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Court overrules comp rules in job murder suit

Court overrules comp rules in job murder suit

Workers compensation exclusive remedy rules do not prevent a woman from suing her late son's employers after he was murdered at work by a coworker, a Georgia appellate court has ruled.

Nickifor Zephyrine was hired by staffing firm Staffchex Inc. to work at a warehouse owned and operated by OA Logistics Services Inc. in Pooler, Georgia, according to court filings. Staffchex also hired Christopher Lema to work at the OA warehouse, but he applied under the alias Christopher Young-Evans and a criminal background check on that name failed to show Mr. Lema's felony criminal record.

In February 2012, Mr. Zephyrine was driving a forklift that ran out of fuel, and he went to an office area at OA's warehouse to ask about refueling. A female coworker waiting inside the office told Mr. Zephyrine that he might find a supervisor if he waited outside the door, court records show.

As he waited, Mr. Lema entered the office and attempted to kiss the female coworker, according to records. After she pushed him away, Mr. Lema walked out of the office, produced a handgun, fatally shot Mr. Zephyrine in the back of the head and went back into the office to sexually assault the female employee.

Mr. Lema inexplicably passed out during his attack, and the woman was able to flee and alert other employees at the OA warehouse. Court records show that Mr. Zephyrine had not interacted with Mr. Lema prior to the attack and had not been aware of or attempted to intervene in the assault on his coworker.

Mr. Lema pleaded guilty in 2013 to murder, false imprisonment, simple battery and possession of a firearm by a convicted felon, according to a statement at the time from the Chatham County, Georgia, District Attorney's office. He was sentenced to life in prison plus 10 years of probation.

Mr. Zephyrine's mother, Maria Sturgess, sued OA, Staffchex, Mr. Lema, and a John Doe who allegedly supplied Mr. Lema the gun that he used in his attack, according to filings. Ms. Sturgess alleged that OA and Staffchex negligently hired Mr. Lema, resulting in the hiring of a convicted felon and the murder of her son.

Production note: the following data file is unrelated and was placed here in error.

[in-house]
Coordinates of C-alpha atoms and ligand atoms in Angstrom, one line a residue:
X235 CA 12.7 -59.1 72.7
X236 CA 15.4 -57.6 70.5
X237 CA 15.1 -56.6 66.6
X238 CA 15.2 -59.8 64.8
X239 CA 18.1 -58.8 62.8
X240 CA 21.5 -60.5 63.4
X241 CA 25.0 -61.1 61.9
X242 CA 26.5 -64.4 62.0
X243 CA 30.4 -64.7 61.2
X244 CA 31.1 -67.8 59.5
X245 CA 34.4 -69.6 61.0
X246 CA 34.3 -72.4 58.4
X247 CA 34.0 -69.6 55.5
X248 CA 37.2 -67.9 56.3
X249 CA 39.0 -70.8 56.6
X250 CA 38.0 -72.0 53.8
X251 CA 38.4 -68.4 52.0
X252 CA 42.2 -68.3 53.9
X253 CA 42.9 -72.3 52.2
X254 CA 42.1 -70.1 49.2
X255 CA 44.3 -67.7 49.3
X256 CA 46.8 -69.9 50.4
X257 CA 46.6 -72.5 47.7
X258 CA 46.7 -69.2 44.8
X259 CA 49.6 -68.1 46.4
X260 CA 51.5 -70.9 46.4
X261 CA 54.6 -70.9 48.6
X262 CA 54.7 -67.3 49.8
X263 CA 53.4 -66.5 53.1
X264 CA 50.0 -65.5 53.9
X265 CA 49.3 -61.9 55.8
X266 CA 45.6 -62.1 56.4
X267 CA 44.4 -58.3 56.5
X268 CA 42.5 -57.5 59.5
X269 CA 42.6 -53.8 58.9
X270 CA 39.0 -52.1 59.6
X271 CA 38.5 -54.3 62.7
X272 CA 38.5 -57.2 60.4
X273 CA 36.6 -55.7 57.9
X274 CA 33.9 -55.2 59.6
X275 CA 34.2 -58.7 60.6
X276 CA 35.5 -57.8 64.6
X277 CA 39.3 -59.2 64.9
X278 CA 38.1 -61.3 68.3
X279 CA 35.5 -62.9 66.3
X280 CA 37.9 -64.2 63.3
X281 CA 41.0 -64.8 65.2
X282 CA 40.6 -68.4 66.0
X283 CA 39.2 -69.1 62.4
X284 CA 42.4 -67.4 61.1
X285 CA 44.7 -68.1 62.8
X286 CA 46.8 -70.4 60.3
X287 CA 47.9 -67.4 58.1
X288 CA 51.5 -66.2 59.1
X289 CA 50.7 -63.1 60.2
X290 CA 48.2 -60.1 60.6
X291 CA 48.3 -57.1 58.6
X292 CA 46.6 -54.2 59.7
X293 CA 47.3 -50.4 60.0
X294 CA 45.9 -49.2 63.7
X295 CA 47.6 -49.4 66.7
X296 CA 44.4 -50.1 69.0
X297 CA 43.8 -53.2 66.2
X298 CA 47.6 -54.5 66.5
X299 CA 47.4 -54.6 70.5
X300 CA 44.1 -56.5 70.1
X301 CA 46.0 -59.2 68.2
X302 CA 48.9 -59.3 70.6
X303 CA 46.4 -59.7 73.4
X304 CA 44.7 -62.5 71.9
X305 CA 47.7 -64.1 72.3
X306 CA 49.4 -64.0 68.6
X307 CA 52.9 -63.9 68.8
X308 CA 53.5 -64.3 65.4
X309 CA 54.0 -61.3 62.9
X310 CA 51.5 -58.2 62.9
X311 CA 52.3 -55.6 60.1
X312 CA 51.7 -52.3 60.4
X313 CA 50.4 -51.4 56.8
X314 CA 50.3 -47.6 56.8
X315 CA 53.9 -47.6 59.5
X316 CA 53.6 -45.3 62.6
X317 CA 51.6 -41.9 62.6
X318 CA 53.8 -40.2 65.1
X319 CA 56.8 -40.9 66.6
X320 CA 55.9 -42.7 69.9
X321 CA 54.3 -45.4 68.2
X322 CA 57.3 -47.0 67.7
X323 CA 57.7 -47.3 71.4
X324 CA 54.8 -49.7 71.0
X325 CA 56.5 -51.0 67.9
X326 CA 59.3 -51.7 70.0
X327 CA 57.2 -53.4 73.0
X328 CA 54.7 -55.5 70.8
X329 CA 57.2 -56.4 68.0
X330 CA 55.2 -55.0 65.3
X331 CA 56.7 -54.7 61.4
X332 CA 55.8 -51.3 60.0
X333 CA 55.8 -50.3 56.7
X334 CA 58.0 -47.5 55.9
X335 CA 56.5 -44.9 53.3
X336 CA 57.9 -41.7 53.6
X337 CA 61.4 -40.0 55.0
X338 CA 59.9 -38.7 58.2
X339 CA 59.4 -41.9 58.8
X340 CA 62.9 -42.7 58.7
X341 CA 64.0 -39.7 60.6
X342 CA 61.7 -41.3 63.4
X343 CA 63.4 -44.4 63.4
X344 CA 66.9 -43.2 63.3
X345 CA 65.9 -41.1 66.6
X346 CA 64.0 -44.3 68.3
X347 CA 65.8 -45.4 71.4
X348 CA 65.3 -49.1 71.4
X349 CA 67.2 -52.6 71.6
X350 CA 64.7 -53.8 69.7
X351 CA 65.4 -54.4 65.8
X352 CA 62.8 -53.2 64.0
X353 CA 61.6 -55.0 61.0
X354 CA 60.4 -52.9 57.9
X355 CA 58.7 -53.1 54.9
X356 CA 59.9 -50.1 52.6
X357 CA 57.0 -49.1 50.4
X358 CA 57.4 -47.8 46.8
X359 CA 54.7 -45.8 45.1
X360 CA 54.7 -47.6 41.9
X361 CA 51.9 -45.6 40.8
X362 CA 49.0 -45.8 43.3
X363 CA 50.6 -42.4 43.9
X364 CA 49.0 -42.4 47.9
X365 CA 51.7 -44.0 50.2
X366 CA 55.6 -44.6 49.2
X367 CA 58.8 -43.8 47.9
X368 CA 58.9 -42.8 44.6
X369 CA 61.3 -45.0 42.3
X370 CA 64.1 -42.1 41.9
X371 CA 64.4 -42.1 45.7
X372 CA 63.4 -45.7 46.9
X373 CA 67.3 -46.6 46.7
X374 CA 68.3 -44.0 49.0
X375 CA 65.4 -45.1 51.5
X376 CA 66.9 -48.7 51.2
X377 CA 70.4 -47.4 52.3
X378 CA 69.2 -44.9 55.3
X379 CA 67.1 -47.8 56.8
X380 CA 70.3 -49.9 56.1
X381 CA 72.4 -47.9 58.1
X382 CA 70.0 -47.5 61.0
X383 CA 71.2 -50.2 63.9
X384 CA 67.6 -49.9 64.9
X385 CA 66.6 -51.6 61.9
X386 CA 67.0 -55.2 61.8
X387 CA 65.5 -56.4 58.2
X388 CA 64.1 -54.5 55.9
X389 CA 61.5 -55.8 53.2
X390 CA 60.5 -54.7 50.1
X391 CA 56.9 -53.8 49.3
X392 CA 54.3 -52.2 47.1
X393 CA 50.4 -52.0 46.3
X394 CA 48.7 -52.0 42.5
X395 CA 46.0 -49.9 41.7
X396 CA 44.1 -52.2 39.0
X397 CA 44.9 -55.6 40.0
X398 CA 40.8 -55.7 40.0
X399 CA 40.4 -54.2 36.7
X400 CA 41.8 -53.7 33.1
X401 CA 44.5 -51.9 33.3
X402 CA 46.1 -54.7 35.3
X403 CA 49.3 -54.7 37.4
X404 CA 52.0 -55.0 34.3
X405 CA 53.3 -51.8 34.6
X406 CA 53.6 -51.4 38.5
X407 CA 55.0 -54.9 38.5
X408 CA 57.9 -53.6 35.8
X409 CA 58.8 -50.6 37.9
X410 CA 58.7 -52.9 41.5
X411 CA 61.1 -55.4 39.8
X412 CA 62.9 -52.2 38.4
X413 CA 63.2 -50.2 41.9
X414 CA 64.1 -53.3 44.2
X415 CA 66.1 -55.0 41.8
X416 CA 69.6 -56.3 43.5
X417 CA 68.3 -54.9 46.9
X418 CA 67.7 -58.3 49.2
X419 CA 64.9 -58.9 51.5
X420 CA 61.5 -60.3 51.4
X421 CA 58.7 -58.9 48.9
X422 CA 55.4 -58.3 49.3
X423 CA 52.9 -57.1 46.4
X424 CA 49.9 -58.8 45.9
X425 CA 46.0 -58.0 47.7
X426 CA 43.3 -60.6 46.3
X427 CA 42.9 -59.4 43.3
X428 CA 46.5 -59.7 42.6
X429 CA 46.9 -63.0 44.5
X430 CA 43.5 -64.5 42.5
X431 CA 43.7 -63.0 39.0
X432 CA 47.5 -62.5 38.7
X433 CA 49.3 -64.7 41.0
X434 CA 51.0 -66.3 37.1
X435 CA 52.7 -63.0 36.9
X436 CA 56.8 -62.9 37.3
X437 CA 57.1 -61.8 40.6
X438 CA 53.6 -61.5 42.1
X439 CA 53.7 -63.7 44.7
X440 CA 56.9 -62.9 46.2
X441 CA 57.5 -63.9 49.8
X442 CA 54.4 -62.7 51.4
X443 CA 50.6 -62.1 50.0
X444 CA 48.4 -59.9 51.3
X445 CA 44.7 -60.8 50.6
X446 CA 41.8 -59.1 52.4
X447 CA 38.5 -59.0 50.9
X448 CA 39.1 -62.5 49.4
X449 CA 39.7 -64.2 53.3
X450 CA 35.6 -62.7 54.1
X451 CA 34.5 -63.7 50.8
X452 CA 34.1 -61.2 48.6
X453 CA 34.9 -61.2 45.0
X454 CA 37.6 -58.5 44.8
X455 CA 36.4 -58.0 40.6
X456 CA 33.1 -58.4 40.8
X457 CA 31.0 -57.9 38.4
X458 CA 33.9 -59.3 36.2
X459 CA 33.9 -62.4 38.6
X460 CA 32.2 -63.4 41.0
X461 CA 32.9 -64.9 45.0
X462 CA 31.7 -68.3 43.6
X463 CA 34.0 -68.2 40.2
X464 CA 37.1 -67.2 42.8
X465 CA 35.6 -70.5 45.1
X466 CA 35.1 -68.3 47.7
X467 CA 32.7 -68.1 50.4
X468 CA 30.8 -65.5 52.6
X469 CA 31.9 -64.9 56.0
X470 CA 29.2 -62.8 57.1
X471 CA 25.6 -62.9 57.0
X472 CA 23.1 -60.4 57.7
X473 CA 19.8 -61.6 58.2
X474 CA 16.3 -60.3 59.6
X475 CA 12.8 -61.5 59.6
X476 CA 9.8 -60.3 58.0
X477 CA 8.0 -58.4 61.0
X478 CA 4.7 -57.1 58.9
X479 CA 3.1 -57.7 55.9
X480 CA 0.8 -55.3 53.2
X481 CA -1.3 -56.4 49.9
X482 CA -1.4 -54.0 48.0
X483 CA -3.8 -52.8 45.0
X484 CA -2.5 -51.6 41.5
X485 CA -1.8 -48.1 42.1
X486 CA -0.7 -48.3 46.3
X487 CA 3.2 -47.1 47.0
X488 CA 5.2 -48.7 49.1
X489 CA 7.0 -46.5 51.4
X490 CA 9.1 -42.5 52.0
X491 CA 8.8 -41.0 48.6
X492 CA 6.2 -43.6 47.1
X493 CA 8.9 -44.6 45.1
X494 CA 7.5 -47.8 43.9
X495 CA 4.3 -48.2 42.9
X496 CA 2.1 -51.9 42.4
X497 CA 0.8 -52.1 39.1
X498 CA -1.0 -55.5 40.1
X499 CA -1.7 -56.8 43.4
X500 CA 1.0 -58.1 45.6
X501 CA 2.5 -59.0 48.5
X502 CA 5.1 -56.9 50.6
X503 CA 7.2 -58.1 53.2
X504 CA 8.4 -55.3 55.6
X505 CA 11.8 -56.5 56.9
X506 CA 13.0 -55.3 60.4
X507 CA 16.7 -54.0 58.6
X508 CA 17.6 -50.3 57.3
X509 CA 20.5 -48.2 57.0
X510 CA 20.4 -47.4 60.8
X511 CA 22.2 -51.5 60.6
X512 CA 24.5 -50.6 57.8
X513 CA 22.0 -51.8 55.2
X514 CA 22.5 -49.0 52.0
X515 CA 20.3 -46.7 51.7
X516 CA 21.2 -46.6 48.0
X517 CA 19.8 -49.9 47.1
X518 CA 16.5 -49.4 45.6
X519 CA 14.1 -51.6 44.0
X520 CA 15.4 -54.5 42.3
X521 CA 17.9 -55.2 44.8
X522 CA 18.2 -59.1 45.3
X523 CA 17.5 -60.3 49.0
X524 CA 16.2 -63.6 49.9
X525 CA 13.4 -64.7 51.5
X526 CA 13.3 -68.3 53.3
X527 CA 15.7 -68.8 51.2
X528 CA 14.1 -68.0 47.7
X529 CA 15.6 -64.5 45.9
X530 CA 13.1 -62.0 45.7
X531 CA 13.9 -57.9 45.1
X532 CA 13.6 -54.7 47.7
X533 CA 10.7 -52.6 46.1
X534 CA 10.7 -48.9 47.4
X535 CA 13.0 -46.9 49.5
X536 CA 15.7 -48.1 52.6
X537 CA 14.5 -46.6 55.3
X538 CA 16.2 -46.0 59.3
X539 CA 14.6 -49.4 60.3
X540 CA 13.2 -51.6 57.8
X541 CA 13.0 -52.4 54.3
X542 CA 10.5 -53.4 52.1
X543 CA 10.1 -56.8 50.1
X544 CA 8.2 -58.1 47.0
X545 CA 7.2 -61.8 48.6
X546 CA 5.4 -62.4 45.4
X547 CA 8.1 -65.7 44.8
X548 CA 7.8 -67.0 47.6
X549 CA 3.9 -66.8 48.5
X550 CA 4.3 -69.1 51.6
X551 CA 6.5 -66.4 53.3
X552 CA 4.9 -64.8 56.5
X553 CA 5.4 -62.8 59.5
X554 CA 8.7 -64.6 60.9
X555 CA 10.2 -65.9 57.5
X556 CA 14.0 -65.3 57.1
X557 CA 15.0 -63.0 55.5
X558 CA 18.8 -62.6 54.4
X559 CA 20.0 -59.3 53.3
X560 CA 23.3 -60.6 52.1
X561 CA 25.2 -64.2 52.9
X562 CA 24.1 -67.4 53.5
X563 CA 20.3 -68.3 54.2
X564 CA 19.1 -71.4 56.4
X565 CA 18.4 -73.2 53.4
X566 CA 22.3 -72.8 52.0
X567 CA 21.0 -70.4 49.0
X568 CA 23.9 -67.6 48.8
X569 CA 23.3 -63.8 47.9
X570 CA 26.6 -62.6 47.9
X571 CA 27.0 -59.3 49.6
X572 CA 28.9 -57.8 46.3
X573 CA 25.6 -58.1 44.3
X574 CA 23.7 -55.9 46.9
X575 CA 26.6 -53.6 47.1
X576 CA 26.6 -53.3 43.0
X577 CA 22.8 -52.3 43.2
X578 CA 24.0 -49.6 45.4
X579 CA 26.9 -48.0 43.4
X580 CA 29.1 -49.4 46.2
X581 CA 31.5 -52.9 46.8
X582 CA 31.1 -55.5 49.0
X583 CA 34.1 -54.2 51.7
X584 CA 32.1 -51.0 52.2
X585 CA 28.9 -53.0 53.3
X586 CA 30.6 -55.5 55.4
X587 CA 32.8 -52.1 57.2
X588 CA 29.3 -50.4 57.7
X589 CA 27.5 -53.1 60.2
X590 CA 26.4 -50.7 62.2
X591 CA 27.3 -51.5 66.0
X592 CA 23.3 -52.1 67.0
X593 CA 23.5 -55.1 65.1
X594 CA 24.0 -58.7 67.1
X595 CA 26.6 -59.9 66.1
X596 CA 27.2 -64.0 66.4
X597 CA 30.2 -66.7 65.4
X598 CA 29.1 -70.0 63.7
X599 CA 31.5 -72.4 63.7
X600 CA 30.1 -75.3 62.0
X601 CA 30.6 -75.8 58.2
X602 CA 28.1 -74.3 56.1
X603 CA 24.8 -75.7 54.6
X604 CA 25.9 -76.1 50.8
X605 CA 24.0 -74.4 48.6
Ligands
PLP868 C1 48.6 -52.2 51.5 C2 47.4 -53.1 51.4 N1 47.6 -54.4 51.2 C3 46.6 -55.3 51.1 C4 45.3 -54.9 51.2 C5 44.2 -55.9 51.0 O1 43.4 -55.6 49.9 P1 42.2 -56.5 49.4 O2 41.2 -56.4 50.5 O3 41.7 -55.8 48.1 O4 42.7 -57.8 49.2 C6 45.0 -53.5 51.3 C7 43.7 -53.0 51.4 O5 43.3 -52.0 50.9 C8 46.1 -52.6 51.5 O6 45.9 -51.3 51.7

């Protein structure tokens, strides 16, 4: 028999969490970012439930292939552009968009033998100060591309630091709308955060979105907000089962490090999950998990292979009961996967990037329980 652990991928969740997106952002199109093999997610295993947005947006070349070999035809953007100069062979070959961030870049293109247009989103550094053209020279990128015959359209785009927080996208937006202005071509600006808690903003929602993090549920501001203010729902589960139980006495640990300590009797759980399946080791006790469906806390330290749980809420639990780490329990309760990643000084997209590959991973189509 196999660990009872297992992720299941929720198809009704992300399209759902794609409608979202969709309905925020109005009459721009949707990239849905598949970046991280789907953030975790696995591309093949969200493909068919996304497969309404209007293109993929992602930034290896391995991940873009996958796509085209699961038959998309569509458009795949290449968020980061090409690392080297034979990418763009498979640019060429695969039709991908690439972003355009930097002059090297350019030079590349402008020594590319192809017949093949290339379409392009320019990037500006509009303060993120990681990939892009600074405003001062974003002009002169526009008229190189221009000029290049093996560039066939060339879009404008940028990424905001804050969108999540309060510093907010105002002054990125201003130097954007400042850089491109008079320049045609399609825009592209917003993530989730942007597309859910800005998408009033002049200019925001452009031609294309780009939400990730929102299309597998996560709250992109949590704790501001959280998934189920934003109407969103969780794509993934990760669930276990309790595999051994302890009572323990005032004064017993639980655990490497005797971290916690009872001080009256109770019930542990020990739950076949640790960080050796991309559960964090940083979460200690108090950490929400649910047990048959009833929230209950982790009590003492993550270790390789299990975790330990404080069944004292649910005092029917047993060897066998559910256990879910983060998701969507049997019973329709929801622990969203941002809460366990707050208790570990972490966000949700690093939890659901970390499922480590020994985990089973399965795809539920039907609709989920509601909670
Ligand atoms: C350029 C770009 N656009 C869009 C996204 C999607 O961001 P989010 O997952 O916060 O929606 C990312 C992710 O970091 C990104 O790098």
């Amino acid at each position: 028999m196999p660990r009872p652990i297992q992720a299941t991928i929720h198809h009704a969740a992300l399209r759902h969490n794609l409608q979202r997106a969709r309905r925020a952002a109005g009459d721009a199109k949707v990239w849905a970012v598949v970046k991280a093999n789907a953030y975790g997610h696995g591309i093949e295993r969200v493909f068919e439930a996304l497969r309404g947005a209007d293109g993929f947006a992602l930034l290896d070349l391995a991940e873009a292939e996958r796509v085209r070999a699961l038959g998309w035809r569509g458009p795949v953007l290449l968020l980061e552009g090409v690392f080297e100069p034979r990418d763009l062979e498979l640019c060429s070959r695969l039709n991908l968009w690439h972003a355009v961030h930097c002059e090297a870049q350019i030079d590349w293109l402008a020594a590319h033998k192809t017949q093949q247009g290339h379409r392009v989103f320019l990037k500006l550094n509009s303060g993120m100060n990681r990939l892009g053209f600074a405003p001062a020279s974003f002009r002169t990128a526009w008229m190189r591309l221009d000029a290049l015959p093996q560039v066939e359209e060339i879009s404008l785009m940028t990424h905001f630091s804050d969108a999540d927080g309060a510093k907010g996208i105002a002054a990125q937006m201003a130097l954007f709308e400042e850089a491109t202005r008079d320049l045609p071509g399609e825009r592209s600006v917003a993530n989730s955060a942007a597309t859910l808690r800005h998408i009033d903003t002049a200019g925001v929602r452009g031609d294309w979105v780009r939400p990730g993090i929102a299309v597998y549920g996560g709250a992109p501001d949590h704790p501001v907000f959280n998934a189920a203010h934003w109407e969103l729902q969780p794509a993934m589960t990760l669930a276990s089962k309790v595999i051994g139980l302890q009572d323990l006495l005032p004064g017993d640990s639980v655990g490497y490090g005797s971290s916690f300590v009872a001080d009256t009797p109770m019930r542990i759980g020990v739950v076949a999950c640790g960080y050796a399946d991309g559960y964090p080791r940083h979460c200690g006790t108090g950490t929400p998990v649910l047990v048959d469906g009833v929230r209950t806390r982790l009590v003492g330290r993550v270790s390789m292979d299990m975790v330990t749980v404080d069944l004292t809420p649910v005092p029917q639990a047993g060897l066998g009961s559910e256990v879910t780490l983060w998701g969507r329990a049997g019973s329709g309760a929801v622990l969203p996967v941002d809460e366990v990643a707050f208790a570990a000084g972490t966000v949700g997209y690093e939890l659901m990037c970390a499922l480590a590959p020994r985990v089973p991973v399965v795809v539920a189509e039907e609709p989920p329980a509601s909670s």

Staffchex and OA moved for summary judgment, arguing that workers comp was the exclusive remedy for Ms. Sturgess under Georgia law. A Chatham County court granted summary judgment in favor of the employers, finding that Mr. Zephyrine's death occurred arose out of and in the course of his employment. Ms. Sturgess appealed.

A three-judge panel of the Georgia Court of Appeals unanimously reversed the lower court ruling on Monday and found that Ms. Sturgess could proceed with her liability lawsuit against OA and Staffchex. The appellate court found that while Mr. Zephyrine died at work, his death did not arise out of his job duties.

“Zephyrine's work did not require him to be in a location that heightened his risk of injury or criminal attack,” the ruling reads. “Nor is there evidence that Zephyrine and Lema had any work-related dispute that escalated into violence.”

Staffchex argued in court filings that Georgia's “positional risk doctrine” should apply in Mr. Zephyrine's case, contending that his job “brought him within range of the danger by requiring his presence in the locale when ... peril struck.” But the appellate court disagreed because it said Mr. Zephyrine's job did not include any risks that inherently put him at risk of violent crime.

There “was no high-crime element to this particular workplace locale, nor was there any discernible risk of theft or robbery associated with this workplace. The risk of a random attack was no more heightened at Zephyrine's workplace than at any other place,” the ruling reads. “Therefore, based on the undisputed facts before us, the positional risk doctrine does not demonstrate that Zephyrine's death arose out of his employment at the OA warehouse.”

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